2004, $2.99, at Goodwill on San Fernando in Glendale
First Impression: Fresh!
Second Impression: Illin’!
This takes me back to middle school. We stayed up past our bedtime watching MTV in our neon clothes, our hair in those twisty rubber curlers. By day, the cool kids (i.e. not me) would do The Worm in the hallways. Breakdancing was one of those things that if you did it badly, you just looked silly. But if you were good at it, you got to show it off at the seventh grade talent show and everyone would chant your name.
We start with a warmup led by Break Easy. He greets us with “peace and blessings,” crouched down the way I do when I’m coaxing a shy kitten to eat.
As he leads us through a series of stretches for our wrists and arms, a neighborhood toddler wanders into frame, picking up plastic bottles to recycle. An ice cream vendor arrives, honking a little horn. Unfazed, Break Easy keeps going with what he calls Bridge, but turns out is full Wheel, a yoga pose that has always been difficult and scary for me. Break Easy zips in and out of the pose effortlessly, which is my first clue that the dancing in this video might be beyond my depth.
Each move is carefully explained and demonstrated by professional breakdancers. There isn’t a Play All function, and each clip takes about a minute to load, so impatience becomes my constant companion.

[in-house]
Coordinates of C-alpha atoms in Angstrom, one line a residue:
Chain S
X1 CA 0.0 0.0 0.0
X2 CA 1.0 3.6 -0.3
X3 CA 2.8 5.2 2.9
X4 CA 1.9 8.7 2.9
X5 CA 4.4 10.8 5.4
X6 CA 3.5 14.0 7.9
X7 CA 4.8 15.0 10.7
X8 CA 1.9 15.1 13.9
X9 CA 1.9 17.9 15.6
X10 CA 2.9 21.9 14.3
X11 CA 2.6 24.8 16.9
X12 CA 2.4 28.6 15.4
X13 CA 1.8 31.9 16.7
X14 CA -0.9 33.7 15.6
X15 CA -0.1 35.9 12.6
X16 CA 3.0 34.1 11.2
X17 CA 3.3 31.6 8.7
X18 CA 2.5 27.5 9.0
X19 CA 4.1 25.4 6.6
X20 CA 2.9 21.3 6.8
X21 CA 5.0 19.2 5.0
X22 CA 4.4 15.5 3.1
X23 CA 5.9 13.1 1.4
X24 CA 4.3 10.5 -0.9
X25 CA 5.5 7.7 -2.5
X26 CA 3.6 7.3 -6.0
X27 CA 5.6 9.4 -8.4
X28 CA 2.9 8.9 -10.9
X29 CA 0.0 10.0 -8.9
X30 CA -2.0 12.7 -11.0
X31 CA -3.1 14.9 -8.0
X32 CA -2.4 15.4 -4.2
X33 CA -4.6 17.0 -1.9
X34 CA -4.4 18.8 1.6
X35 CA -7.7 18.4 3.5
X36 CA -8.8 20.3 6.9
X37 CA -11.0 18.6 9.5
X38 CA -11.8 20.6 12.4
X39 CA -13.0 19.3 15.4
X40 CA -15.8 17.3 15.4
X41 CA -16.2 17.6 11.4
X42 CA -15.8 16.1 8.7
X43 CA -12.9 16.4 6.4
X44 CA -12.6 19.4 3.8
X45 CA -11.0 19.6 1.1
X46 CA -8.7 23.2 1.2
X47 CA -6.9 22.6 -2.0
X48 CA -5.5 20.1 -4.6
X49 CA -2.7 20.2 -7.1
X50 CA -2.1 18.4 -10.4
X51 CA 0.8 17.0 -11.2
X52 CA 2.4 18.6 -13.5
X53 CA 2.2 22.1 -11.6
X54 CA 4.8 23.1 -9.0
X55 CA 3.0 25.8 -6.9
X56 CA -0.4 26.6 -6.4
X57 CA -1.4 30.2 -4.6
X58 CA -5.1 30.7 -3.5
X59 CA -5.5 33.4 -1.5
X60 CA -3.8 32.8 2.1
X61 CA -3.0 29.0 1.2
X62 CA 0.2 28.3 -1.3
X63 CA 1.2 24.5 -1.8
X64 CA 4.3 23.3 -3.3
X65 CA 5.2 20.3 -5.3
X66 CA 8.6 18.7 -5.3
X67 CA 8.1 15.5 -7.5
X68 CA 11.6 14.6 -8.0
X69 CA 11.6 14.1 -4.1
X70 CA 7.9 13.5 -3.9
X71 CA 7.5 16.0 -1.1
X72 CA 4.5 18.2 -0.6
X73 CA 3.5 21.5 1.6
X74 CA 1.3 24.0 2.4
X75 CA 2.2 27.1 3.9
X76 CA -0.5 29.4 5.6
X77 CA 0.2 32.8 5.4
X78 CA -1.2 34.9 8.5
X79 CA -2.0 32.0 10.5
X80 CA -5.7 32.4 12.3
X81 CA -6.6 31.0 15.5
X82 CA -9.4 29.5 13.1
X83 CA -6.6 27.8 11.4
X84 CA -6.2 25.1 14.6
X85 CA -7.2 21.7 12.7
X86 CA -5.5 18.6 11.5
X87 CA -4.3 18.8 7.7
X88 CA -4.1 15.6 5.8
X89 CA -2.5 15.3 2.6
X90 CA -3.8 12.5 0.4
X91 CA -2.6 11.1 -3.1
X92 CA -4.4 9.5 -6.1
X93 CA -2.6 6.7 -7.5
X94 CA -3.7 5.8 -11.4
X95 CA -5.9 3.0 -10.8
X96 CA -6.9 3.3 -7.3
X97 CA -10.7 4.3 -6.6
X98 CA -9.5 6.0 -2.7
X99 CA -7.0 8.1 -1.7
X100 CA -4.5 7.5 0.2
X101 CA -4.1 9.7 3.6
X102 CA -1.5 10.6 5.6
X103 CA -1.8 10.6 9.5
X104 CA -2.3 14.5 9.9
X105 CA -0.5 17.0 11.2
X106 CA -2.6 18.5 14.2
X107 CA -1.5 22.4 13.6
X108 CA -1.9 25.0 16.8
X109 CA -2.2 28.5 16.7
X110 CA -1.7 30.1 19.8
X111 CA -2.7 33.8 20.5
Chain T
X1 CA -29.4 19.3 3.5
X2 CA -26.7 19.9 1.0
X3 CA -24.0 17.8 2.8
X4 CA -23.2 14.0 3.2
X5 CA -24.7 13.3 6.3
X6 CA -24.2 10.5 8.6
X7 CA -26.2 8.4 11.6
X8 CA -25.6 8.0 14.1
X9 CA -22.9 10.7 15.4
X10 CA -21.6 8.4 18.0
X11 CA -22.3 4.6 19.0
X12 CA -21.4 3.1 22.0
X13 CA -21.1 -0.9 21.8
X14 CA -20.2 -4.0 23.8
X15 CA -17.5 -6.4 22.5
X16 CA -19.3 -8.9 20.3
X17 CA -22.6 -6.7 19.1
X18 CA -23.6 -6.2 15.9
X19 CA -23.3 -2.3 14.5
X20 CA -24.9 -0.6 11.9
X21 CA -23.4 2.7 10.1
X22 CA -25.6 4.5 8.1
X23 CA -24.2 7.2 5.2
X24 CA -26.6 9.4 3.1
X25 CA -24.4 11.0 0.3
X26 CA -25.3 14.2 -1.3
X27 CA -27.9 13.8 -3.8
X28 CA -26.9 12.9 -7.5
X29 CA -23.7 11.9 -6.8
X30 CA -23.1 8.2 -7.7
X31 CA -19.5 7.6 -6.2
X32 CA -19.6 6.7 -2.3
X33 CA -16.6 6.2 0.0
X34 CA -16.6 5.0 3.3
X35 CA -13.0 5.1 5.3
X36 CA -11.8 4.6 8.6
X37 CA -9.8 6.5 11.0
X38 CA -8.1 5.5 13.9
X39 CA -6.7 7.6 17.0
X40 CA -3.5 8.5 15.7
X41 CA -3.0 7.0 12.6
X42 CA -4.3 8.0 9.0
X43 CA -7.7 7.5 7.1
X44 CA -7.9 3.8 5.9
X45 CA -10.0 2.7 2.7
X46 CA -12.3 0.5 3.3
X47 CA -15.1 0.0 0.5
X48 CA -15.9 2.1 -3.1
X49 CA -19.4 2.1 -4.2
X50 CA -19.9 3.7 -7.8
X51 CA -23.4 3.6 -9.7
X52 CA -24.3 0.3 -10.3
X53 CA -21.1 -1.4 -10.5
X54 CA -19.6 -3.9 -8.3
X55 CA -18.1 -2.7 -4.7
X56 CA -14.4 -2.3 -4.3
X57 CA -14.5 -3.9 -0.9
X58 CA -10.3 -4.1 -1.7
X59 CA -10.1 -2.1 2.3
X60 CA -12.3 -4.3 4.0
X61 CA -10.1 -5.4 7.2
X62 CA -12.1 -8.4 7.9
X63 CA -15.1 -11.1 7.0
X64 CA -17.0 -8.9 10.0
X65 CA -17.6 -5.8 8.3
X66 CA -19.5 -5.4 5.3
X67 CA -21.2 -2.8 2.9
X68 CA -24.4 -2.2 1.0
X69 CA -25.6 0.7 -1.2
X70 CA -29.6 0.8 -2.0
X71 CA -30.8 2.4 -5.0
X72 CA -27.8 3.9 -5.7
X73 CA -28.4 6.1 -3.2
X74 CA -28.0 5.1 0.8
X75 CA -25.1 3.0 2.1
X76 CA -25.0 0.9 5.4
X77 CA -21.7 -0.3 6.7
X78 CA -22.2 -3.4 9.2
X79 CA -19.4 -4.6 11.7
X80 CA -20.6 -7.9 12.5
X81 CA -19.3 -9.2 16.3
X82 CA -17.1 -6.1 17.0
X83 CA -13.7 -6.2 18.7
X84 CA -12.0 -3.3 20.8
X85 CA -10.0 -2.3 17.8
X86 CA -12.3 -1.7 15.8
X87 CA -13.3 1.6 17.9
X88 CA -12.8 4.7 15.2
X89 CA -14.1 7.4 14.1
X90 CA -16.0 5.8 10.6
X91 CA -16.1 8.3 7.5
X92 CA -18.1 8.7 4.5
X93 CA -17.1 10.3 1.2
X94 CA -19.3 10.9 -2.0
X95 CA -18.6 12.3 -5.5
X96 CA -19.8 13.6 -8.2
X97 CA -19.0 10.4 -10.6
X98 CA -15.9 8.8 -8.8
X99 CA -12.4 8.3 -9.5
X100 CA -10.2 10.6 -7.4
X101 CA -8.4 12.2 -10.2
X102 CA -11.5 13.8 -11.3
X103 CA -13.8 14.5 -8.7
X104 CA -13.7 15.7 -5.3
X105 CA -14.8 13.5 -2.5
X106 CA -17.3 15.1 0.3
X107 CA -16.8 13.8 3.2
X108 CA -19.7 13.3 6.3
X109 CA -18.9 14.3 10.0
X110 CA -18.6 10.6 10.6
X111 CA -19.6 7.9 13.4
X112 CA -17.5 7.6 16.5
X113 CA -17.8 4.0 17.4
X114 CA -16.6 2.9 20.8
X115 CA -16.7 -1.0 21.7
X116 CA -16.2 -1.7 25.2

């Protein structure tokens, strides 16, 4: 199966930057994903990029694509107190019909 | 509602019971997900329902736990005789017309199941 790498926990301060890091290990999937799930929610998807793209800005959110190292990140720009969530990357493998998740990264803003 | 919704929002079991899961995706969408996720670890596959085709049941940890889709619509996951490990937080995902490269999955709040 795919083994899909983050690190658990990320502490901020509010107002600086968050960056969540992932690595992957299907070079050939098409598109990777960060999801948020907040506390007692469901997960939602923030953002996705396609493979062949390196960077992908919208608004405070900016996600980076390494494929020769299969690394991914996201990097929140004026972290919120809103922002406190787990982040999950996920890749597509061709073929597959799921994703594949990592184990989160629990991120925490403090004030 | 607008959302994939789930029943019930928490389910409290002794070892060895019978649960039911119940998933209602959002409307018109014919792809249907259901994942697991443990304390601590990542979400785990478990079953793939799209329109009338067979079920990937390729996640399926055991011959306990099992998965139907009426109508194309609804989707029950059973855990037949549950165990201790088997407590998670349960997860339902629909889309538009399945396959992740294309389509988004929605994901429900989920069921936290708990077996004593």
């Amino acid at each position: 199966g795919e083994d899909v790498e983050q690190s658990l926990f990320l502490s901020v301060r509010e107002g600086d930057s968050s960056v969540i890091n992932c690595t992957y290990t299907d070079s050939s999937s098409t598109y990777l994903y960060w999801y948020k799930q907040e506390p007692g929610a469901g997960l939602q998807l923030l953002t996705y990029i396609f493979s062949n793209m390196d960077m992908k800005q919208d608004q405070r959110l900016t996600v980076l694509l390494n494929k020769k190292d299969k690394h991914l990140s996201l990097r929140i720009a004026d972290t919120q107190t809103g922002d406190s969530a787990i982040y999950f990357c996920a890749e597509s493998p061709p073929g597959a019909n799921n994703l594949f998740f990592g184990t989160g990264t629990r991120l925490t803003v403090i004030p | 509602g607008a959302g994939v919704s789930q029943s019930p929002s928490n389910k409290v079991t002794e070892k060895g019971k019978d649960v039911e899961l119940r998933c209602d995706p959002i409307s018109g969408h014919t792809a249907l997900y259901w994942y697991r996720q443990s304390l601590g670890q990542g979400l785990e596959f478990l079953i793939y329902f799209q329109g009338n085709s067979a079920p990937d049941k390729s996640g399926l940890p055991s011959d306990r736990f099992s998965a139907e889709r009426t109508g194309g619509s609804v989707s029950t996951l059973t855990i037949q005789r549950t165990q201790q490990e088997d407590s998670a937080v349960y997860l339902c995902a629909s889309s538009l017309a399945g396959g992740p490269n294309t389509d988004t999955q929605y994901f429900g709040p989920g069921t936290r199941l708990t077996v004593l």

The most basic move is the Toprock, which is sort of like a Charleston stepped out at an angle.
I know this step from the hip hop videos I’ve reviewed, but the instructor is adamant that it be performed with an extreme body lean forward. As for the lazy-looking backward lean that is so often taught, he stares down the camera and intones, “We don’t break like that.” Noted!
From the Toprock, we transition to the floor for some Footwork, that signature spin-around move:
Now for some Freezes, where you nonchalantly balance on your forearm:
If you were to guess that this is where I stop attempting the moves, you might very well be correct.
The most impressive thing they showed was a Bronco, leaping back and forth from hands to feet while doing a backbend. Le Nope.
The DVD also includes a 90 minute class taught by Zulu Gremlin, where he explains the history and cultural influences behind all the moves. There’s a lot of vocabulary borrowed from gymnastics, the Hustle, and jazz street dances.
It’s clear that breakdancers are athletes as well as artists. They pull from their repertoire of moves and flow one to the next effortlessly, in a way that is rehearsed and still improvisational. I applaud from the sidelines, because this broken-down doll is no b-girl.